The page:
Khavele iz fun der arbet gegangen is a folklorized version of the labor/worker‘s song Brider, mir hobn geshlosn by Khaim Alexandrov (1869 – 1909). Molly and Bob Freedman‘s on-line catalogue lists two recorded versions of this song; one can be found on the LP Yiddish Songs of Work and Struggle produced by the Jewish Students Bund (1970s) and on the two cassette field recording of the singer Sarah Benjamin that Dr. Sheldon Benjamin produced in 1984 (cassette two). This week I offer a third version, a field recording by Lifshe Schaechter-Widman, recorded by Leybl Kahn in New York in 1954.

Information on this song can be found in Joseph and Chana Mlotek‘s book Perl fun der yidisher poezye pp. 515-517. The original title, as it was published in the newspaper Arbeter [published in Vilna?] Oct. 8th, 1904, was Khaverim in kamf and consists of versions of the three verses that LSW sings. Sarah Benjamin prefaces her performance by saying that it was a Zionist song.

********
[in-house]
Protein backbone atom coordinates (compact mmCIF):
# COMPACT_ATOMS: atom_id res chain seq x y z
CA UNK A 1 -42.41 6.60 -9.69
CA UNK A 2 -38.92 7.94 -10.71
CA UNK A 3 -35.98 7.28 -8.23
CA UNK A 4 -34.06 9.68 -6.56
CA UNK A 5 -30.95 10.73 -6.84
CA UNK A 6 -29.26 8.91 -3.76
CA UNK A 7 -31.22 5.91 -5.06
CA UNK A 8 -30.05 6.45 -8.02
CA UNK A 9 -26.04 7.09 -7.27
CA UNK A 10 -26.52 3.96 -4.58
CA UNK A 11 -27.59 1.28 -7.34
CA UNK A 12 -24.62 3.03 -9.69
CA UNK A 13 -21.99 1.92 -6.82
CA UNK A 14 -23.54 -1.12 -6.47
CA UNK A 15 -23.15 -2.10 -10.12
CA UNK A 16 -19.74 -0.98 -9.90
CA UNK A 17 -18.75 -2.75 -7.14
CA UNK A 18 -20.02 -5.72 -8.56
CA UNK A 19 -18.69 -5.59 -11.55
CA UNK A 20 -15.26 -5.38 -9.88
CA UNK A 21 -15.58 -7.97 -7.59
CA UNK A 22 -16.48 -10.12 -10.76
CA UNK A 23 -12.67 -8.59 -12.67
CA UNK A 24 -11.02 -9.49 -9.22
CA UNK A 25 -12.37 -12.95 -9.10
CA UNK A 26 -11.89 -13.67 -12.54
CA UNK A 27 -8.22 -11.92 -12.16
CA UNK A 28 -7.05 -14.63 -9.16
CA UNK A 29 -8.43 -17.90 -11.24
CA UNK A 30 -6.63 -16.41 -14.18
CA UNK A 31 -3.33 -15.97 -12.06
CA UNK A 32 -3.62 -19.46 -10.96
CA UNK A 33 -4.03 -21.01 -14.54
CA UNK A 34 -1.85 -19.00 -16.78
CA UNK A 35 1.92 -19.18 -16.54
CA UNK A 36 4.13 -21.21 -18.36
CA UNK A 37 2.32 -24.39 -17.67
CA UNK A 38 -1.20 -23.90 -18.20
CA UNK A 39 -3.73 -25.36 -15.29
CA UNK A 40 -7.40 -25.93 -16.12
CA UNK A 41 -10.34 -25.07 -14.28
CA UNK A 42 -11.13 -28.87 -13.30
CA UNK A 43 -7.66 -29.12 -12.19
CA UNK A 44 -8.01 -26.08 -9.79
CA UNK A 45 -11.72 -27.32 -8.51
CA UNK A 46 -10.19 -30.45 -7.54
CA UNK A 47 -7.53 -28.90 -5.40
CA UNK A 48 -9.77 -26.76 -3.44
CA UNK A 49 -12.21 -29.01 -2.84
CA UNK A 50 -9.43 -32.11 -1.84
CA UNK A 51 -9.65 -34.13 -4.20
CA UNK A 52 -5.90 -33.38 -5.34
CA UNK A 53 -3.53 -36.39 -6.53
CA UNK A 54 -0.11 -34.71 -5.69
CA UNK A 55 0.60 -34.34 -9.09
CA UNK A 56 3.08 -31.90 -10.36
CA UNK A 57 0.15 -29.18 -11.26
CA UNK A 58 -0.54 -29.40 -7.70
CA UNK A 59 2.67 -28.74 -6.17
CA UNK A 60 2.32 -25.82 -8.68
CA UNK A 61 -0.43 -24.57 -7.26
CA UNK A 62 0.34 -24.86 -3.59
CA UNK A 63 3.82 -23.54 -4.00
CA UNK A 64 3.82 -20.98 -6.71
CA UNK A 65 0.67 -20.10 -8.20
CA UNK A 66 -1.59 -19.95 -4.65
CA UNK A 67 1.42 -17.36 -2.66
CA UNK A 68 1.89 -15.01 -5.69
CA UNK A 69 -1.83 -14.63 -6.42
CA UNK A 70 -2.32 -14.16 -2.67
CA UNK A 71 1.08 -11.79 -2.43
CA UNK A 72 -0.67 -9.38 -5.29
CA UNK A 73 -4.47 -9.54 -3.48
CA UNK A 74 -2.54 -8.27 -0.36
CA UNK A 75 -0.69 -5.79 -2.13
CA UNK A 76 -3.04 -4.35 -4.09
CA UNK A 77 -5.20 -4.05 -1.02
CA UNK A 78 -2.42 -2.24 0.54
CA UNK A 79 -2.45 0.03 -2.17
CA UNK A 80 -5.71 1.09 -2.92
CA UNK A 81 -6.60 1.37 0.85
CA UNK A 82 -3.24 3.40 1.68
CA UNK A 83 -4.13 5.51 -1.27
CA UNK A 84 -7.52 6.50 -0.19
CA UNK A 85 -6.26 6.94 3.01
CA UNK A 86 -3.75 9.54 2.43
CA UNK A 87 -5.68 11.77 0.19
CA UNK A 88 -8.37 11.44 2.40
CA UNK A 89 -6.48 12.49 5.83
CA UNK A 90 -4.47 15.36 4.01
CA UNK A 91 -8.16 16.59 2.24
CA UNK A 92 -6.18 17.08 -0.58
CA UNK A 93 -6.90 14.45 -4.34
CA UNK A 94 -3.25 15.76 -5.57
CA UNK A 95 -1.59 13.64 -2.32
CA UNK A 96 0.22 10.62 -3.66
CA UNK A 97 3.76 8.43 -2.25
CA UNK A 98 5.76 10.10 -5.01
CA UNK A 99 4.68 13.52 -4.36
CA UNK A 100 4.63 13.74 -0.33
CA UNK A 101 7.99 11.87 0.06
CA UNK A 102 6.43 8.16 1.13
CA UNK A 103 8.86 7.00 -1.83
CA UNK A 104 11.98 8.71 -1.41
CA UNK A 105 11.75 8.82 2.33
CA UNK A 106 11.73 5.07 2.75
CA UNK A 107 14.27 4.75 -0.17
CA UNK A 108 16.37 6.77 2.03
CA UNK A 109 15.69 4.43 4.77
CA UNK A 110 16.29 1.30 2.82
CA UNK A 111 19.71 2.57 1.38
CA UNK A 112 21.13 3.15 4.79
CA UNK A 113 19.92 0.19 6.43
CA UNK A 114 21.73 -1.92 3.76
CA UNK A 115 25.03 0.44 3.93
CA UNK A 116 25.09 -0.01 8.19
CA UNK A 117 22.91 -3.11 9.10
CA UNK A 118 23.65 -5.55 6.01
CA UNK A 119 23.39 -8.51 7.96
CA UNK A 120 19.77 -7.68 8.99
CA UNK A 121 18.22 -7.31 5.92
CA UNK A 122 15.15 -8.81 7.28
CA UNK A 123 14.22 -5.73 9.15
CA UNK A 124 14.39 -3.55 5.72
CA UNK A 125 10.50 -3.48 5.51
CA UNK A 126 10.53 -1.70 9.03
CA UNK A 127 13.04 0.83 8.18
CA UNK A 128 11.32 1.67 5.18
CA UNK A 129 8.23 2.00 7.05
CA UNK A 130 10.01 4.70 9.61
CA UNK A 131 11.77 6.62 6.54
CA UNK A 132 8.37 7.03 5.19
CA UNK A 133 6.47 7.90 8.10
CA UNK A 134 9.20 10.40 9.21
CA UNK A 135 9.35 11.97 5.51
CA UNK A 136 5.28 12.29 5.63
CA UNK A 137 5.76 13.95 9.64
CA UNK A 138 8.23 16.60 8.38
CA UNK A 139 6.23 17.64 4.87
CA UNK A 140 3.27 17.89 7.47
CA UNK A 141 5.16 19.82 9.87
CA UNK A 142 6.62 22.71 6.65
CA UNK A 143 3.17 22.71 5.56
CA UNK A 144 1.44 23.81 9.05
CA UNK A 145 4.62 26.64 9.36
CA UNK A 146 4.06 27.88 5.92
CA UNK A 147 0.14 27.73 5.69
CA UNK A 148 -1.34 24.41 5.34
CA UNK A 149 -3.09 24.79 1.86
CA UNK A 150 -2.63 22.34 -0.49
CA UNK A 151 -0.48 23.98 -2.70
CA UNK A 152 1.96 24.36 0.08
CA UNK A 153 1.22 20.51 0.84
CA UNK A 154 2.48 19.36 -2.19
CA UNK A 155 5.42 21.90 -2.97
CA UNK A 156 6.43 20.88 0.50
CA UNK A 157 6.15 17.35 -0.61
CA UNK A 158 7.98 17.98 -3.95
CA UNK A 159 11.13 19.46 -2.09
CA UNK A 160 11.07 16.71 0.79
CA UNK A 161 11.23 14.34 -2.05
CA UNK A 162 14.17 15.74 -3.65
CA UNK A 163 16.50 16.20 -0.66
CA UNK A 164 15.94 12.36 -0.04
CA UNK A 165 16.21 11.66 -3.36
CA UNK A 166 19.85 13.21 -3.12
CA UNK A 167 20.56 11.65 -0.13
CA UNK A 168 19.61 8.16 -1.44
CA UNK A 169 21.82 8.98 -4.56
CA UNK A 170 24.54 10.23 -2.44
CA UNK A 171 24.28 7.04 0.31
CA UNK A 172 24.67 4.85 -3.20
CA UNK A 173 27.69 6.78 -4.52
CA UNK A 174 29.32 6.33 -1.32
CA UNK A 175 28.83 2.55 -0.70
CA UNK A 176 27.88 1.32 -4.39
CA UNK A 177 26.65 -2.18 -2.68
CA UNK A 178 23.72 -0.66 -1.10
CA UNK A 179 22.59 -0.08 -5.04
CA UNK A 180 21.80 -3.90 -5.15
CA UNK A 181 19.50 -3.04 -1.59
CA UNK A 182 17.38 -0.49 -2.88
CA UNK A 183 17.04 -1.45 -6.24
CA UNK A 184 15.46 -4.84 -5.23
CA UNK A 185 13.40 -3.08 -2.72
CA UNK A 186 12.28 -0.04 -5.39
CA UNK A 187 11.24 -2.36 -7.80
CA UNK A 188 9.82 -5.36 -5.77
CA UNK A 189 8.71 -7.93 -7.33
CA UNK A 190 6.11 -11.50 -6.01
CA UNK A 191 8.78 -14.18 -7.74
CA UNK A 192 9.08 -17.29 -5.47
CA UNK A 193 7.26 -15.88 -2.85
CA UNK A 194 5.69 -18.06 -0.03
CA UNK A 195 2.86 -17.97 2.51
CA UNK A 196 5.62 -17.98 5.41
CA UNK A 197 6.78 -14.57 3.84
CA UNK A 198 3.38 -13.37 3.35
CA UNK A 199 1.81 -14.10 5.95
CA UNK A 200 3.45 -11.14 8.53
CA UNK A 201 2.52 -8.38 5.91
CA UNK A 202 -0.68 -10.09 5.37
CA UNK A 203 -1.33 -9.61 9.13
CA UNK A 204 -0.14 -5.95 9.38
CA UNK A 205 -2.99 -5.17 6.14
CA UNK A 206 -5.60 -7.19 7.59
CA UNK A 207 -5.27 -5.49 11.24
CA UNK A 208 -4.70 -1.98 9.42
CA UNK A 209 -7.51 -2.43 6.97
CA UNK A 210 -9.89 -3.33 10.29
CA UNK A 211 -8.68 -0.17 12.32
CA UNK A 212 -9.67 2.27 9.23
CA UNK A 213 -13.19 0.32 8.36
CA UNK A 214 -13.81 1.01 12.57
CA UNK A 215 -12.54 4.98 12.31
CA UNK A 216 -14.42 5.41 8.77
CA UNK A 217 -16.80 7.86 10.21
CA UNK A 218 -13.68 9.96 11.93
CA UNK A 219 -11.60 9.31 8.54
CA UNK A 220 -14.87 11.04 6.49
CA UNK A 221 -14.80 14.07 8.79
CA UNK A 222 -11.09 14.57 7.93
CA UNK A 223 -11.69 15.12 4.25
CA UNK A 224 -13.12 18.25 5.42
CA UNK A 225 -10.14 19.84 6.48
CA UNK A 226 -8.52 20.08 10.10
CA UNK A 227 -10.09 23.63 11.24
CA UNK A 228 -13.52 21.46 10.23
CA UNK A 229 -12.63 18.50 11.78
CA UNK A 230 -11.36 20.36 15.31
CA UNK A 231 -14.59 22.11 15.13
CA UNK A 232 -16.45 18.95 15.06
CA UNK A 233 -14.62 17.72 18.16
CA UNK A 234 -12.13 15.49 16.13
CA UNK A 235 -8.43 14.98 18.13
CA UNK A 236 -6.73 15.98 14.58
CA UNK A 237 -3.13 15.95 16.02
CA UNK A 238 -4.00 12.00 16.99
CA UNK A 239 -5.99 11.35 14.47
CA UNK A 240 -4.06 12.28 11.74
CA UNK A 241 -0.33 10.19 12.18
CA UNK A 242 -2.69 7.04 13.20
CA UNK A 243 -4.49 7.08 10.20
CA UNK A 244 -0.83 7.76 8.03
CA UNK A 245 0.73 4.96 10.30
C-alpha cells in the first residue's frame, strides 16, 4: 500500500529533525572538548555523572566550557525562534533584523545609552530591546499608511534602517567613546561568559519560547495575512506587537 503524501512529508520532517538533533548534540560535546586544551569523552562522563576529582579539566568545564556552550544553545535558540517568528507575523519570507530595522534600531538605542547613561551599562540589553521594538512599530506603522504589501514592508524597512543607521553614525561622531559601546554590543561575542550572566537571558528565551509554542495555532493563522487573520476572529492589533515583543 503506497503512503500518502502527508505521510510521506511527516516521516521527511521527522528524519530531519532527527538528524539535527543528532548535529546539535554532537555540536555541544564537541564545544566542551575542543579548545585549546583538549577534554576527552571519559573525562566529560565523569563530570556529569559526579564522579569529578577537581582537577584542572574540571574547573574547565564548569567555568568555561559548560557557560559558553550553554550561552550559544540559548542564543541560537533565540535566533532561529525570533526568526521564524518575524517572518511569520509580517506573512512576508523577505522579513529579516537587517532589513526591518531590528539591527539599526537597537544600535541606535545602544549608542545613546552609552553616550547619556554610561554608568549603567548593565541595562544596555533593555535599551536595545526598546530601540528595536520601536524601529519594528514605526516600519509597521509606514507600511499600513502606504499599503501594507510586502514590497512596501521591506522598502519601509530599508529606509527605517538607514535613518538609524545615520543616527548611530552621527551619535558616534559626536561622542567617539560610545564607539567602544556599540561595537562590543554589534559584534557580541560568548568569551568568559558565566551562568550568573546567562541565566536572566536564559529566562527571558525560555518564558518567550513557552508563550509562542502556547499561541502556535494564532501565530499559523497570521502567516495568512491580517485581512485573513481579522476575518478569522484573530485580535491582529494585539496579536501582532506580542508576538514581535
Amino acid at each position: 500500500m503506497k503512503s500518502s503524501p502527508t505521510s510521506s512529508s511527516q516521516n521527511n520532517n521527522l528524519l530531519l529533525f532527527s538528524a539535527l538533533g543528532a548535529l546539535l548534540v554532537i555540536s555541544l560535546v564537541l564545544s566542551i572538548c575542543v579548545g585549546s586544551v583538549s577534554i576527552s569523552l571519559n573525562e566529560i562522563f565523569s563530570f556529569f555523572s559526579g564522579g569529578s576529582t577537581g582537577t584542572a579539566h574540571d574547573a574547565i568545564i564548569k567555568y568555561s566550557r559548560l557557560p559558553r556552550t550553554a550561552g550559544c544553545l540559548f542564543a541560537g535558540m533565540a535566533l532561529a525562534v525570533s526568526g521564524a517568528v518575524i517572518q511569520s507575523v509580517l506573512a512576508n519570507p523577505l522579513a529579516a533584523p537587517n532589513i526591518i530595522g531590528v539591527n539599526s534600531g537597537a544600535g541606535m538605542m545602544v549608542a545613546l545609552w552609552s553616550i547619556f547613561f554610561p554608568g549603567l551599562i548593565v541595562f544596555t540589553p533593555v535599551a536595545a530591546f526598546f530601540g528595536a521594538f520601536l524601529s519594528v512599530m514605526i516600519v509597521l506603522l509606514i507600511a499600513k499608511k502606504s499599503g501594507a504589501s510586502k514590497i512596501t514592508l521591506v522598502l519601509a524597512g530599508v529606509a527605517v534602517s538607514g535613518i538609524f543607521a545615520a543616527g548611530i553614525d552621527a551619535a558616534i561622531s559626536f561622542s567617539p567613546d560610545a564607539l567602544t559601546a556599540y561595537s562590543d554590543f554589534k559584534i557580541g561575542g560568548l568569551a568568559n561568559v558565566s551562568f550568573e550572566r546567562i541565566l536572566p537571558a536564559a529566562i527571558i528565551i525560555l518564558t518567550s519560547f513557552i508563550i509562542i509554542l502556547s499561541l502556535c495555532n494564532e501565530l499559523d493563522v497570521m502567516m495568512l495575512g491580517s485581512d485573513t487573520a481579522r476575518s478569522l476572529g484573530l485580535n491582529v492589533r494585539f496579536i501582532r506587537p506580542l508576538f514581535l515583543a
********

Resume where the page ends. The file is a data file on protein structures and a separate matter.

Clearly LSW‘s recollection that she heard this when she was 5 or 6 years old (she was born in 1893) does not jibe with the information we have on the song. However her memory that it had to do with a strike in Galicia does match up with the folklorist Shmuel-Zanvil Pipe‘s comment which we find in Pipe‘s letter (from Vilna) to his folklorist/mentor I. L. Cahan in NY, Dec. 1936. The version Pipe collected begins with „Khanele iz fun der arbet gegangen‟ and has 5 verses.